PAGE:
• 11: Another article parodying 20th century Argentinian literature in the format of an Asimovian short story

  • 100: A technical article on the possibility of exploiting genetic algorithms to evolve letter-shapes that will be easier to pen & will not be confusable with each other; Goullet concluded that graphics designers would assassinate the originator of any such scheme and so he does not include the results

  • 101: A monograph on Hideaki Anno’s Neon Genesis Evangelion, dated 1993

  • 110: A translation of “When The Machines Stop” into lipogrammatic French, in which every word omits a different letter

  • 111: A reply to Dr Brin about whether Richard Cheney was suborned by the Council of Guardians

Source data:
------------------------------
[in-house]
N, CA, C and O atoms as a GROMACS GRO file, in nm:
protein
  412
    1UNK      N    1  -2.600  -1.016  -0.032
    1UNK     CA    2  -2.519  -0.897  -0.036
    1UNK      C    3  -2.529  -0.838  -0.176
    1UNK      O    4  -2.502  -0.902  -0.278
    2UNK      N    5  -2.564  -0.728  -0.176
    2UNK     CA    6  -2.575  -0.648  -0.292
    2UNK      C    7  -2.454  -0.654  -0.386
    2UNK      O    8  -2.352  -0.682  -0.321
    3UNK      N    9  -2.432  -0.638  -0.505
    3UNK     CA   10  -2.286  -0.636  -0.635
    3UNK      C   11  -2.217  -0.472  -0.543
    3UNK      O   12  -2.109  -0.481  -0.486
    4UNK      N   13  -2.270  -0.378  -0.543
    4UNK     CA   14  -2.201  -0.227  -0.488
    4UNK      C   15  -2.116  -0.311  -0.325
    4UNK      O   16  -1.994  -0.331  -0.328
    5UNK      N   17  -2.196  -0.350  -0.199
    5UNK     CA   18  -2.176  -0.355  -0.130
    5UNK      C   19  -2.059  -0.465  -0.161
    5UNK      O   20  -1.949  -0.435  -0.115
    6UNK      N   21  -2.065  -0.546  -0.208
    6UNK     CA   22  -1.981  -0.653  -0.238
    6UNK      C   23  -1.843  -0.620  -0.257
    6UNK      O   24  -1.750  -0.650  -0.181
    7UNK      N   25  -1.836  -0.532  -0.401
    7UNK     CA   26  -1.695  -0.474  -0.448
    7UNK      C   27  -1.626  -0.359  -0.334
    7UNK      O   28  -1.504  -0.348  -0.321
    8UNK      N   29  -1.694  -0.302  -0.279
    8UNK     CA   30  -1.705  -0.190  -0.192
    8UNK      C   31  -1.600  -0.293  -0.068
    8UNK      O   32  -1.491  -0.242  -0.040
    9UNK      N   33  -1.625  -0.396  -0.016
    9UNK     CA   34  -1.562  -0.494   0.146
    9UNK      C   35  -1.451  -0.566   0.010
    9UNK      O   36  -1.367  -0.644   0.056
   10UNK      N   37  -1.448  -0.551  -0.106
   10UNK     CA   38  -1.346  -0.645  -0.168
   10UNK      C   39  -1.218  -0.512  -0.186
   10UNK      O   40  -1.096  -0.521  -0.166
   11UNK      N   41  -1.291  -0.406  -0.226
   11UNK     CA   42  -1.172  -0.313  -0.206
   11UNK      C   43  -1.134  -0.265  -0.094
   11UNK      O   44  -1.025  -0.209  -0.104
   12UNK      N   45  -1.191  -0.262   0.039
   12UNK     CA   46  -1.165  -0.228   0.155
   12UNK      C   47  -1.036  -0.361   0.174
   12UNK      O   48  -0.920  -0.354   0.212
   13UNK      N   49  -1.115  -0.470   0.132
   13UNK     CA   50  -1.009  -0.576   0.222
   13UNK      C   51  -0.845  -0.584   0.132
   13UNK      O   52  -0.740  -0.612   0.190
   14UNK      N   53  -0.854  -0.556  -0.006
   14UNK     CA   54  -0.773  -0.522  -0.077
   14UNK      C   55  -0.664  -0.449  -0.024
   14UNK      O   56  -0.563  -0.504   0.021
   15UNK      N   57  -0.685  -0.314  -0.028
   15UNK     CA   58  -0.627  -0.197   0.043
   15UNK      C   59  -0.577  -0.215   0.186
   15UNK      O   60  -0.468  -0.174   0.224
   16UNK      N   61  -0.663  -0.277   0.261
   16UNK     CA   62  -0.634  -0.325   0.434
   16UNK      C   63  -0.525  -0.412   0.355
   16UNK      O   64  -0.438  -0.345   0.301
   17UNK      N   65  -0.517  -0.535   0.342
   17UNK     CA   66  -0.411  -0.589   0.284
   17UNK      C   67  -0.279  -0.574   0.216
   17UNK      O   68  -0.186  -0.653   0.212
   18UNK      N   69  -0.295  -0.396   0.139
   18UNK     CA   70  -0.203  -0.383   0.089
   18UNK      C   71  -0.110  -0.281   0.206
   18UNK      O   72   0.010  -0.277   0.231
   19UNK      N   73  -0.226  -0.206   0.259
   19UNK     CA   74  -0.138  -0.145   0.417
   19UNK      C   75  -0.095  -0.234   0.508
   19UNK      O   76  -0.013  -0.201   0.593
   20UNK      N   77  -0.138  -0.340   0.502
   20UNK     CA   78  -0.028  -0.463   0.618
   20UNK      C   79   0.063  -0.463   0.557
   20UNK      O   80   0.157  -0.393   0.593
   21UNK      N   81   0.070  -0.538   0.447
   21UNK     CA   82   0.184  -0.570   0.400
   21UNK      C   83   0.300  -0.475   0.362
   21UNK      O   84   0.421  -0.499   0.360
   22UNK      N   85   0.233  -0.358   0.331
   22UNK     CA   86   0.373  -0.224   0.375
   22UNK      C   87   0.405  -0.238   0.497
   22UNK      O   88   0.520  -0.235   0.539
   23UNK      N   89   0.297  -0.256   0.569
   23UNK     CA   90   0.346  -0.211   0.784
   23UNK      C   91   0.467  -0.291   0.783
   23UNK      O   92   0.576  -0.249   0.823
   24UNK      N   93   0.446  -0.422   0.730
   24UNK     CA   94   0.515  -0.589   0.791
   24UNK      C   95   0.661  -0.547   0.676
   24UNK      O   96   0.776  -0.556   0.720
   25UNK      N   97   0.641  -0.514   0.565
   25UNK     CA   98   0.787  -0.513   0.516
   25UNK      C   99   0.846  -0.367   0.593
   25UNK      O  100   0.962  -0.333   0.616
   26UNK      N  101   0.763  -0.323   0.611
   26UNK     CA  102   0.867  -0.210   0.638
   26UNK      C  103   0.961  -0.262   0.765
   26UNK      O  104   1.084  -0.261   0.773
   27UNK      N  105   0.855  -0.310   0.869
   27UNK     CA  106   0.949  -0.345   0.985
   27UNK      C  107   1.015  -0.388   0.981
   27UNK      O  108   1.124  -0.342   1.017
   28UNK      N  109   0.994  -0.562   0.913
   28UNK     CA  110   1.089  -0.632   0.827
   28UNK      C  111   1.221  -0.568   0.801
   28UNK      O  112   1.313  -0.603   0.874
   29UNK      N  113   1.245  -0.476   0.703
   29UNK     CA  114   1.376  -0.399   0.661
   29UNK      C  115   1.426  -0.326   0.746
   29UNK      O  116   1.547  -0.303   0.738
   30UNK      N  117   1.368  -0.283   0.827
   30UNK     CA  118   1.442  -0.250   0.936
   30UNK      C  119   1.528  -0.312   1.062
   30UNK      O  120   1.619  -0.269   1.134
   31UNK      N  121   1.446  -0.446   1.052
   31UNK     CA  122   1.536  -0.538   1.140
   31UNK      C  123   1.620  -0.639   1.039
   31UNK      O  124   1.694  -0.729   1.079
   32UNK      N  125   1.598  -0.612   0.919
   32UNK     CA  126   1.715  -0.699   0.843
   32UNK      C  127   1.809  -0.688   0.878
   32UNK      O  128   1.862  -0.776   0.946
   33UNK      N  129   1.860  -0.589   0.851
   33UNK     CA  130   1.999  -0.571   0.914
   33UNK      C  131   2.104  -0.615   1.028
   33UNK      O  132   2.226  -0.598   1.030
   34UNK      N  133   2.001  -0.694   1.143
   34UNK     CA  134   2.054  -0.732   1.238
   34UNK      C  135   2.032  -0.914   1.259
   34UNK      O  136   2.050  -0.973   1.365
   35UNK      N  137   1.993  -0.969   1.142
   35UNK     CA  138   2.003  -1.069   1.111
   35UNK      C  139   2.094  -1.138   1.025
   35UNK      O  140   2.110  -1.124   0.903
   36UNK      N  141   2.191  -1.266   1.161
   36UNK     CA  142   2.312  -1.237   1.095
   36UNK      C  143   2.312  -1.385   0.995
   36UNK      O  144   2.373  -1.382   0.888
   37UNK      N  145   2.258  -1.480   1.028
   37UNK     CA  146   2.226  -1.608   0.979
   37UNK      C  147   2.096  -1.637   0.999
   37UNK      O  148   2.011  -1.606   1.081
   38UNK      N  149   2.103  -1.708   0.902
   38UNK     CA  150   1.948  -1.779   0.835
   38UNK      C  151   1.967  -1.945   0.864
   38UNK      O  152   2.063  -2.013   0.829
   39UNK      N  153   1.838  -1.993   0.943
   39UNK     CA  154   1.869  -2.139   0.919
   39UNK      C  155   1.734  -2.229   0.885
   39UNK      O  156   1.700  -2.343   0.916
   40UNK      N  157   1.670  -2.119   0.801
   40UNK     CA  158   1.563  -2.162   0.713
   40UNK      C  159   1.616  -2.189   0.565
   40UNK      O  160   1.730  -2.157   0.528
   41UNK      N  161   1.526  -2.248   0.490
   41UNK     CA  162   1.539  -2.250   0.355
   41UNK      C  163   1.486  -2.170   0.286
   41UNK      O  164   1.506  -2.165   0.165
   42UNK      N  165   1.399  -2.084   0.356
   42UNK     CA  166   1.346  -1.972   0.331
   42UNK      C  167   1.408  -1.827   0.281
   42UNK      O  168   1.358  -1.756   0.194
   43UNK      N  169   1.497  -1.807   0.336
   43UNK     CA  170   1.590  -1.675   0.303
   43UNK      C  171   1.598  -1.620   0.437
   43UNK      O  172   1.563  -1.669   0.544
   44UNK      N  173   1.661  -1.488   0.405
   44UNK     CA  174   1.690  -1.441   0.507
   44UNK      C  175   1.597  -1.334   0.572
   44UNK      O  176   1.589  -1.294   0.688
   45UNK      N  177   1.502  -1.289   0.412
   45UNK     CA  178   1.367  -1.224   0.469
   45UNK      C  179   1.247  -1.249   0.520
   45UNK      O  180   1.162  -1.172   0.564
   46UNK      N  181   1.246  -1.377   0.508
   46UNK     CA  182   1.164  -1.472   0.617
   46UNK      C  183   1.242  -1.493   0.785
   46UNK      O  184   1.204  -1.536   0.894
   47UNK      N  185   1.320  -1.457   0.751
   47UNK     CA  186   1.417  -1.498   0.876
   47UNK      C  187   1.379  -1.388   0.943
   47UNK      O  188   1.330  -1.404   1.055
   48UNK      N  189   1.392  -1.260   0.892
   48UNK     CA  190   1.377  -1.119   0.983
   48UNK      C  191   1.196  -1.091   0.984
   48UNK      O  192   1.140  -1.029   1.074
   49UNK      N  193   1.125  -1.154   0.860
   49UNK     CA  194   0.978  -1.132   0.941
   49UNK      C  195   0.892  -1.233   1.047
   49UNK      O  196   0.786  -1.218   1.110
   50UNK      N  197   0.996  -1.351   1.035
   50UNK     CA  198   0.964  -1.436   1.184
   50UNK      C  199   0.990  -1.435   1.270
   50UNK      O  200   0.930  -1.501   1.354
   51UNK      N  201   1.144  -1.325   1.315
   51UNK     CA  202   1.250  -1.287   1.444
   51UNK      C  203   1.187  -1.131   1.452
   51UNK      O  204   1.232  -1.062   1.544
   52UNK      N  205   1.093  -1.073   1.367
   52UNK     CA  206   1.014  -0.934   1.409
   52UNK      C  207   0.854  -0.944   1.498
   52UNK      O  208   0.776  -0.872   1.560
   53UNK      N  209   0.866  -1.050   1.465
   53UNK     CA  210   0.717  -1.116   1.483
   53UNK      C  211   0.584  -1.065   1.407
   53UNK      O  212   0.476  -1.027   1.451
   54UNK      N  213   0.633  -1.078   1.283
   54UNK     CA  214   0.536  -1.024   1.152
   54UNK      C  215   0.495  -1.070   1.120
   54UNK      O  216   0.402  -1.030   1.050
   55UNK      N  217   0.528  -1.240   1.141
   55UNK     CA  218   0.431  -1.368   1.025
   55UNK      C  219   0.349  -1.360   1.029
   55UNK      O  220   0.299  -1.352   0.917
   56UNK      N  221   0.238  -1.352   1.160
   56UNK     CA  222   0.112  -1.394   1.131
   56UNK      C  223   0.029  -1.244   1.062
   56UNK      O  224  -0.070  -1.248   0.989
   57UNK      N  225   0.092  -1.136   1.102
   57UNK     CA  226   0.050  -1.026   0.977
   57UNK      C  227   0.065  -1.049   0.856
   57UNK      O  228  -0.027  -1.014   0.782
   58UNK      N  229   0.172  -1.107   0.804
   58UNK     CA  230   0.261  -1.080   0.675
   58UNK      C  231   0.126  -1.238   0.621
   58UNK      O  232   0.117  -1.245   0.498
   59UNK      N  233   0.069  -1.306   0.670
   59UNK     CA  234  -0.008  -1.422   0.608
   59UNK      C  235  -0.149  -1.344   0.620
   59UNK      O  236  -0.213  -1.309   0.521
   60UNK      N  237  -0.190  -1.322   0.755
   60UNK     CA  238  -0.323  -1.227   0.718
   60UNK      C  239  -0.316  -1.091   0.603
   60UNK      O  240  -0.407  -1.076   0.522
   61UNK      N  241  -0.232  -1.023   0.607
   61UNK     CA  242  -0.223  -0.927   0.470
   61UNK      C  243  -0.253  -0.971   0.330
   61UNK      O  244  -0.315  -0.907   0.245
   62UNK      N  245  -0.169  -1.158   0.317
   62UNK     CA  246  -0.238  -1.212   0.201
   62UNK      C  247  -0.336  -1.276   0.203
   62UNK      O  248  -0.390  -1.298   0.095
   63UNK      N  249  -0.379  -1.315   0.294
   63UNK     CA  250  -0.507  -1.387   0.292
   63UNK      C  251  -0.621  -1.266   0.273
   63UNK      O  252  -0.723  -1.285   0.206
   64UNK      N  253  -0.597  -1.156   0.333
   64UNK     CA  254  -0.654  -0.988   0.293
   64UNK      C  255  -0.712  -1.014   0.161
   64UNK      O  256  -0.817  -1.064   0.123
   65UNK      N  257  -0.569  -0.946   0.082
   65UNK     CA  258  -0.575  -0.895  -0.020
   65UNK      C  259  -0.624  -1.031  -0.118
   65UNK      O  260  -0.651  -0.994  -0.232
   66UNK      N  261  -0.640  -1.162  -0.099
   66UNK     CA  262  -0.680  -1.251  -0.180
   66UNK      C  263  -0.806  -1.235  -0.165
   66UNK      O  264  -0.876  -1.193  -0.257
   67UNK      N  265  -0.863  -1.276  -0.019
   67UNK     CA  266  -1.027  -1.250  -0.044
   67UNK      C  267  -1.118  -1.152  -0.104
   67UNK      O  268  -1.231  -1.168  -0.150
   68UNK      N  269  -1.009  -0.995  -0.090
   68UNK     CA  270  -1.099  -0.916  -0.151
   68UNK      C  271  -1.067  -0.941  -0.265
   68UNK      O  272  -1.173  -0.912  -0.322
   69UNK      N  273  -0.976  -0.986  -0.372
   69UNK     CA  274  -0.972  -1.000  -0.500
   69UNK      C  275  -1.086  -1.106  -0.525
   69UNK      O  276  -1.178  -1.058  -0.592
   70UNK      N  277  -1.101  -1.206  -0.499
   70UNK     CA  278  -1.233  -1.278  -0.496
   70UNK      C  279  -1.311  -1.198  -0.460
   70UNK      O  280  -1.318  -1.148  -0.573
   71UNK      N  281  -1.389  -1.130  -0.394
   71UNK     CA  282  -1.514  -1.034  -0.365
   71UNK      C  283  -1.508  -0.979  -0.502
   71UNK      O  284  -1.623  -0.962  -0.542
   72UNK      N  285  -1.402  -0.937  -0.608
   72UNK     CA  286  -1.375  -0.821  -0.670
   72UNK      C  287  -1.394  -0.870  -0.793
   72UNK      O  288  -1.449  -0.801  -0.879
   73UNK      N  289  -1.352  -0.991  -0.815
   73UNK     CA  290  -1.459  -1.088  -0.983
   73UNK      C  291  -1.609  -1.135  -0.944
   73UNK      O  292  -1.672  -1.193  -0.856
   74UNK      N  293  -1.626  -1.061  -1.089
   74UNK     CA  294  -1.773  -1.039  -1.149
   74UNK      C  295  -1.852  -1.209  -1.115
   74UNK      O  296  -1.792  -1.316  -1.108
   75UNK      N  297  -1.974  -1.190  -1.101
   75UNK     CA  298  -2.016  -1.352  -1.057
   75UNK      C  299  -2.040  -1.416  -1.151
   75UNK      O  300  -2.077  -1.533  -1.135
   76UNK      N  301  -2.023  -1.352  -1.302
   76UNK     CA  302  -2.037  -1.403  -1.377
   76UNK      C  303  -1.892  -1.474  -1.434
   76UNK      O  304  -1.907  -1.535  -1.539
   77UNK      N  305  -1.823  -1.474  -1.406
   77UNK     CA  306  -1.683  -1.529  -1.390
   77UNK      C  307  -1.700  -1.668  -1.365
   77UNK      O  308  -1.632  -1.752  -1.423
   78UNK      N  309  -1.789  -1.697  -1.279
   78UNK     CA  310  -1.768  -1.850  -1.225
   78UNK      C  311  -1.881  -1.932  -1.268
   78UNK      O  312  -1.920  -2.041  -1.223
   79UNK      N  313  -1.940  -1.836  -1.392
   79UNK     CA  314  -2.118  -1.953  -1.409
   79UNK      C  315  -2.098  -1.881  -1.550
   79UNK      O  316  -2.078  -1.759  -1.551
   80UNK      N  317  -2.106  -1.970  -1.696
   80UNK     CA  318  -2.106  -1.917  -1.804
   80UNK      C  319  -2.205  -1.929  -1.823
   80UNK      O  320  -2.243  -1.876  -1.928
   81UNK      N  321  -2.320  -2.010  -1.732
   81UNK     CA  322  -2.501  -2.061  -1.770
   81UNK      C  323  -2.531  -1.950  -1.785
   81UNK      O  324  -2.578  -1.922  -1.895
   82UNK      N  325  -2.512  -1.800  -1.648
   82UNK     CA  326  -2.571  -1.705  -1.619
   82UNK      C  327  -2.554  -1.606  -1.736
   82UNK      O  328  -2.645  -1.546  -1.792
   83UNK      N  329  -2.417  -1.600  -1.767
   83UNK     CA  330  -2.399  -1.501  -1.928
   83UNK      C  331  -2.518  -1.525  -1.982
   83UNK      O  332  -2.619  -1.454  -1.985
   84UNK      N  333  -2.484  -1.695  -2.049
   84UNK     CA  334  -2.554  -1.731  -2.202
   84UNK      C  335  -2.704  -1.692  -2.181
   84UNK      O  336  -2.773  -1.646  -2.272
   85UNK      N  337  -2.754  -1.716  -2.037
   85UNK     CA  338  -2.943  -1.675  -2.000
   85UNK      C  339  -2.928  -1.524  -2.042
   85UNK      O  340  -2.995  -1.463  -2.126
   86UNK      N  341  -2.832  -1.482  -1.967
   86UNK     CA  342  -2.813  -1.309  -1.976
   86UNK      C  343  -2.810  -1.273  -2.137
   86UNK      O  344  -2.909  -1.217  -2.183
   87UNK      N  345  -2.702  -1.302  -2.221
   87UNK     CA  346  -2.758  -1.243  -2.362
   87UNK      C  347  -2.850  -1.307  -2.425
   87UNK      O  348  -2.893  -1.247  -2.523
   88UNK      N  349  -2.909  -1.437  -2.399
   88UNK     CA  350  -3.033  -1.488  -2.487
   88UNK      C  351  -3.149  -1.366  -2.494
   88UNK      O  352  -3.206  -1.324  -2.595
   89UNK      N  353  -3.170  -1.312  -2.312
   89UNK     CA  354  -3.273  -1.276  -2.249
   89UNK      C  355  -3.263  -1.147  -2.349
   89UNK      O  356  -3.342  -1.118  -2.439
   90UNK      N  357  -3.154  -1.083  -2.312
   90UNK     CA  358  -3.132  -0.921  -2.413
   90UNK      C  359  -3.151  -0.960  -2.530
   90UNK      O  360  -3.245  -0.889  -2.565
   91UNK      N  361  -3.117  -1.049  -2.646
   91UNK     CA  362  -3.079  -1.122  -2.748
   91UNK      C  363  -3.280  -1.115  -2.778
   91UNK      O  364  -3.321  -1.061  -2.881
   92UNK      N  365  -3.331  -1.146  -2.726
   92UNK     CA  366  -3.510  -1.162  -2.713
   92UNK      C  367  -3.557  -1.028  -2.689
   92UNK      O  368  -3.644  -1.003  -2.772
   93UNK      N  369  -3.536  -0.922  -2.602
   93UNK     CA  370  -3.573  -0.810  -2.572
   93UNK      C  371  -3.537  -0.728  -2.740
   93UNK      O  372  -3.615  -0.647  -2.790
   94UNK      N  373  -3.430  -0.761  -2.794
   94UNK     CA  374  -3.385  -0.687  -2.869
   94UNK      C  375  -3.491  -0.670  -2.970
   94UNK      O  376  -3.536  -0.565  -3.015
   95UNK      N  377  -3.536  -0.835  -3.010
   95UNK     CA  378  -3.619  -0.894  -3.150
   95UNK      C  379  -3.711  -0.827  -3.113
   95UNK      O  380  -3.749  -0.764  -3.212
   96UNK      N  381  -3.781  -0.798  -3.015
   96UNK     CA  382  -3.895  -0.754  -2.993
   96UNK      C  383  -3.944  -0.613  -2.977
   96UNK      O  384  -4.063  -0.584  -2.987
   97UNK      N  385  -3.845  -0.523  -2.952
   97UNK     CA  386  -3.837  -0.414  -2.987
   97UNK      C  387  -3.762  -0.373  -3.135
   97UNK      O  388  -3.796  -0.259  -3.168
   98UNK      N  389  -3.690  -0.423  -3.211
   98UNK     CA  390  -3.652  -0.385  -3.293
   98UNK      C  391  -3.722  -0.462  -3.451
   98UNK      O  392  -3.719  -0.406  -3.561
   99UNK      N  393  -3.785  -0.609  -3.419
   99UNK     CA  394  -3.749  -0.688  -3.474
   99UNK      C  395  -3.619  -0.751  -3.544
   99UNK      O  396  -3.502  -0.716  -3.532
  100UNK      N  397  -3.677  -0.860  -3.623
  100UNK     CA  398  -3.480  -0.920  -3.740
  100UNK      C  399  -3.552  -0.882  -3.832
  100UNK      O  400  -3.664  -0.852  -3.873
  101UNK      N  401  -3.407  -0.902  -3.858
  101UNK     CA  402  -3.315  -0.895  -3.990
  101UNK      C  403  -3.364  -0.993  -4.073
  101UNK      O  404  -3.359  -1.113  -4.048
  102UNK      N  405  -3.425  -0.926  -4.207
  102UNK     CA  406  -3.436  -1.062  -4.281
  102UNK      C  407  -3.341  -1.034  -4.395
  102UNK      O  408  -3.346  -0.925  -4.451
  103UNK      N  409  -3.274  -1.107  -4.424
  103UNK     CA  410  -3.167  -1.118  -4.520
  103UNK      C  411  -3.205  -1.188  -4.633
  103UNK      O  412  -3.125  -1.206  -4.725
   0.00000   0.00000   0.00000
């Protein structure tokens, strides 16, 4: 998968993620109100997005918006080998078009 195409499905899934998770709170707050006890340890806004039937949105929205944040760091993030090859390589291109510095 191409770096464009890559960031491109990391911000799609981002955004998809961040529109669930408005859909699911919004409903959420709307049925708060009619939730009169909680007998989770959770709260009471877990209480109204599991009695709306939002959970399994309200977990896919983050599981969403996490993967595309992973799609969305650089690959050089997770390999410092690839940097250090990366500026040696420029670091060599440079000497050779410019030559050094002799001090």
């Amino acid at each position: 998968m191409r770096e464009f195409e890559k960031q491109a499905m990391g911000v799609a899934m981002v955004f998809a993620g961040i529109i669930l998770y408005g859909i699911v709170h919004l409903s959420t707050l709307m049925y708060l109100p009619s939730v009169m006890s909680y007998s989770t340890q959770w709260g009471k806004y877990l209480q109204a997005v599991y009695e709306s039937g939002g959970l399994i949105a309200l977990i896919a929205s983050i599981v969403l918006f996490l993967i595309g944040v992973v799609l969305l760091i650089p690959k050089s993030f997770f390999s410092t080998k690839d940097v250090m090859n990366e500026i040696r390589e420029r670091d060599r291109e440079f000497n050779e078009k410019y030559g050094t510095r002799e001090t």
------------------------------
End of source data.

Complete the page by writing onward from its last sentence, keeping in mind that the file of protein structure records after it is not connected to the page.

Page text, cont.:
• 1000: An allusion to a manuscript of fiction covering the history of Mu from its submersion to the present day

  • 1001: A request for the unexpurgated edition of The Iron Dream

  • 1010: A (uncredited) translation of Franz Kuhn’s well-known encyclopedia of Chinese encyclopedias

  • 1011: A point-by-point analysis of the philosophical basis of Robert Wright’s The Golden Age and a refutation, with comprehensive index of insults classified by mental age

  • 1100: An extended upload of scans of the mysterious woodblock artist Sharaku

  • 1101: A fanfiction in which Jack the Ripper escapes the constables by stowing away to Nippon, where he falls in love with Sharaku

  • 1110: A proof of a theorem of sheaf theory (incomprehensible to me)

  • 1111: A category for unobviously halting programs12